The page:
- Biometric deadbolts are a type of lock that uses fingerprint, facial, or iris scanning to verify a person’s identity.
- To use a biometric deadbolt, a tenant places their hand or eye where the sensor can view it. The sensor reads the tenant’s unique identifiers and compares them to an internal database. If there’s a match, the door unlocks.
- Fingerprint door knobs are easy to use and secure. But drawbacks include inconsistent unlocking and increased costs.
- The best way to use biometric deadlocks is alongside other access control options, like keycards or smartphone app-based unlocking.
Have you recently unlocked your phone with your face or your fingerprint? If so, you’re a proud user of biometric fingerprint access. And what if you could bring that same convenience and effortlessness to access control on your property? Fortunately, you can by investing in biometric deadbolts.
In this post, we explain what biometric deadbolts are and how they work. Then, we go over their pros and cons. Finally, we outline the most efficient way to use them on your property.
This post covers:
- What is a biometric deadbolt?
- How does a biometric deadbolt work?
- Pros and cons of biometric deadbolt locks
- The best way to use biometric door locks
What is a biometric deadbolt?
A biometric deadbolt is a lock that uses a person’s unique physical features as a credential to lock and unlock doors.
Common biometric credentials include:
- Voice recognition
- Facial scanning
- Palmprint scanning
While this technology seems brand new, we’ve been using biometrics to identify people for over a century. In fact, the first fingerprint classification system was invented back in 1892!
And these days, people use their fingerprints and facial scans for many reasons. From unlocking your smartphone to checking into flights without paperwork, the popularity of biometric security is growing exponentially.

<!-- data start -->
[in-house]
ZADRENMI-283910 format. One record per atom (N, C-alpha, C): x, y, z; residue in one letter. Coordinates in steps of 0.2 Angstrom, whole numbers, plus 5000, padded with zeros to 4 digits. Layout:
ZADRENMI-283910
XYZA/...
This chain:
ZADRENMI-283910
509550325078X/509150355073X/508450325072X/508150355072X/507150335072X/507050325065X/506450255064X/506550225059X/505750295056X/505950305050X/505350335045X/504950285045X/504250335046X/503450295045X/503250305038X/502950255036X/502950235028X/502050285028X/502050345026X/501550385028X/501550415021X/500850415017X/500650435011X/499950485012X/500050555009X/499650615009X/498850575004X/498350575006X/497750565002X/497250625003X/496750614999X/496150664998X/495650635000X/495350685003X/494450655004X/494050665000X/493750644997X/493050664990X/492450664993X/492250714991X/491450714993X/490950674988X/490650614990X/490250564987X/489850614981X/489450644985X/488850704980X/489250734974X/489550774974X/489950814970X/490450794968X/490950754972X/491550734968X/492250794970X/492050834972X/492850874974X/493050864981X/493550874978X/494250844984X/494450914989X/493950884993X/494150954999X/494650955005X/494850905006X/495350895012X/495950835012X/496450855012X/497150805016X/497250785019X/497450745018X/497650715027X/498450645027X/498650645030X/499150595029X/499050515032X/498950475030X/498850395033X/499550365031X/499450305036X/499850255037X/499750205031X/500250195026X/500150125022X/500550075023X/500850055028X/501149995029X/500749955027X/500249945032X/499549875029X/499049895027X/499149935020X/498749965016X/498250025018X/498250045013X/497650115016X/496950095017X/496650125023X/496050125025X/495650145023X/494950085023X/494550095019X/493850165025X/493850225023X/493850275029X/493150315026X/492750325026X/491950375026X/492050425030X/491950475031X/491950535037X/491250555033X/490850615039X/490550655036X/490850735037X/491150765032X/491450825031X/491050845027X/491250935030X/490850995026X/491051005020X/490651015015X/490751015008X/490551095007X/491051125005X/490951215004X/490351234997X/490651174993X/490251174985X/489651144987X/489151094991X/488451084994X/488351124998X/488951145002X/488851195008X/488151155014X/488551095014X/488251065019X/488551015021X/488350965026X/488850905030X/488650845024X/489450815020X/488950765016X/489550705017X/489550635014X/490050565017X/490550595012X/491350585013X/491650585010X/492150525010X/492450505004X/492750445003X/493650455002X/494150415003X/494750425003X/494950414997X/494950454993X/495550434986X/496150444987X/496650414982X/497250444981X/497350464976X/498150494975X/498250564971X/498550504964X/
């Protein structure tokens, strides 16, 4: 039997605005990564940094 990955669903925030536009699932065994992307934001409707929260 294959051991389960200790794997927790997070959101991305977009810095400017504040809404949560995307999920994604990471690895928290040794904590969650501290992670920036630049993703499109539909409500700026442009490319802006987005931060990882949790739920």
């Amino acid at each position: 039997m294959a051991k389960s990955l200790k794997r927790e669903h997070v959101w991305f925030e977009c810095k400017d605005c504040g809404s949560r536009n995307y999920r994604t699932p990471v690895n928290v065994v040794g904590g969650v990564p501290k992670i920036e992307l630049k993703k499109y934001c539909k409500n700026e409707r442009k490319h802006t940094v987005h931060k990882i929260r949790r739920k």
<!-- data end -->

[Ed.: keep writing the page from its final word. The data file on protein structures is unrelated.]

In biometric access control, fingerprint deadbolts count on the uniqueness and irreplicability of people’s unique features to add an extra layer of security to the process of opening a door or gate.
How does a biometric deadbolt work?
A biometric deadbolt uses a fingerprint facial scan to unlock the door and allow a tenant entry.
When a tenant wants to open a biometric deadbolt, they follow these steps:
- Tenant uses the sensor. Depending on the type of biometric credential you’re using, this step will vary. A tenant using touch ID will press their finger up to the sensor. Conversely, a tenant using facial or iris recognition will present themselves to a camera.
- Sensor computerizes data. The sensor takes the data points it’s received and translates them into a string of letters and numbers. Then, the sensor sends this string to the control panel for further verification.
- Control panel verifies identity. If the string matches an existing string in the control panel’s database, the control panel considers the tenant’s identity verified and signals the lock to open.
- Lock opens. The deadbolt retreats back inside the lock, allowing the tenant to open the door.
Watch how ButterflyMX works:
Pros and cons of biometric deadbolt locks
So, you’re considering biometric door locks for your property. First, let’s review their pros and cons.
Biometric deadbolt pros
- Keyless access. Brass keys, or even more modern access credentials like fobs or key cards, present a few problems. Tenants are constantly losing physical credentials — and you have to spend money replacing them. Instead, you might depend on biometric access so that your tenants can enjoy the convenience of a keyless entry door lock.
- Intuitive. In many cases, access is as easy as placing your finger on a pad or posing for the biometric door lock’s camera!